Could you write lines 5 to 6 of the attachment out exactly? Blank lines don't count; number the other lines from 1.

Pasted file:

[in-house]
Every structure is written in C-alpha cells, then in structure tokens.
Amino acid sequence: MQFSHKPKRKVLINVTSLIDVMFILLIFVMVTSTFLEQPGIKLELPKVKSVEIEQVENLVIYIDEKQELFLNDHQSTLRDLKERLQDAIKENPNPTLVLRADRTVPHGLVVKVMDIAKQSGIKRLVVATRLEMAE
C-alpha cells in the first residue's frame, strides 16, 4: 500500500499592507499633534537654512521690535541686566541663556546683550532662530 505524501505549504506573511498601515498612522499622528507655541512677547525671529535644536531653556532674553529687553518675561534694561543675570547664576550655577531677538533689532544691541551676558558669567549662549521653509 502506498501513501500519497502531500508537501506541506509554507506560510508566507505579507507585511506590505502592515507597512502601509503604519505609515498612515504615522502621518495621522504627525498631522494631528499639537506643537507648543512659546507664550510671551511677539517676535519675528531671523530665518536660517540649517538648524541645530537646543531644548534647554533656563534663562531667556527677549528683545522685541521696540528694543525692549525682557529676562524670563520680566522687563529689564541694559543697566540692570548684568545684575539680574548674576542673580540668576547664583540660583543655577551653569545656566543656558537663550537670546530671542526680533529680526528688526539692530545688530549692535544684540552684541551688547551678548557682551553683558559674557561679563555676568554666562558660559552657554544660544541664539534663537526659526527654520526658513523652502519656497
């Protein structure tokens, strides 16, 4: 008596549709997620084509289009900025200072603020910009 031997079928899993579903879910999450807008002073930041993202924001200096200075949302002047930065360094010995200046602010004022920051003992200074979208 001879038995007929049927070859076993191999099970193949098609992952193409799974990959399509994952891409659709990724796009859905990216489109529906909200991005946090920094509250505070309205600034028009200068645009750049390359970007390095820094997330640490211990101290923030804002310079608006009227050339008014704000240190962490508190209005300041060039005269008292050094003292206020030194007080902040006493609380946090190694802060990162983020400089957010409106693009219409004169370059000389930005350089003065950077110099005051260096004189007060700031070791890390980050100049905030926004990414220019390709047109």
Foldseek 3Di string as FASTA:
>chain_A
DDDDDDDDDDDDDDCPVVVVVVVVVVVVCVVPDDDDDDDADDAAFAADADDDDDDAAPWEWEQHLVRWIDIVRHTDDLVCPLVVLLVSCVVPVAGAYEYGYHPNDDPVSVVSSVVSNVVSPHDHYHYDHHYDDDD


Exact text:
């Protein structure tokens, strides 16, 4: 008596549709997620084509289009900025200072603020910009 031997079928899993579903879910999450807008002073930041993202924001200096200075949302002047930065360094010995200046602010004022920051003992200074979208 001879038995007929049927070859076993191999099970193949098609992952193409799974990959399509994952891409659709990724796009859905990216489109529906909200991005946090920094509250505070309205600034028009200068645009750049390359970007390095820094997330640490211990101290923030804002310079608006009227050339008014704000240190962490508190209005300041060039005269008292050094003292206020030194007080902040006493609380946090190694802060990162983020400089957010409106693009219409004169370059000389930005350089003065950077110099005051260096004189007060700031070791890390980050100049905030926004990414220019390709047109």
Foldseek 3Di string as FASTA: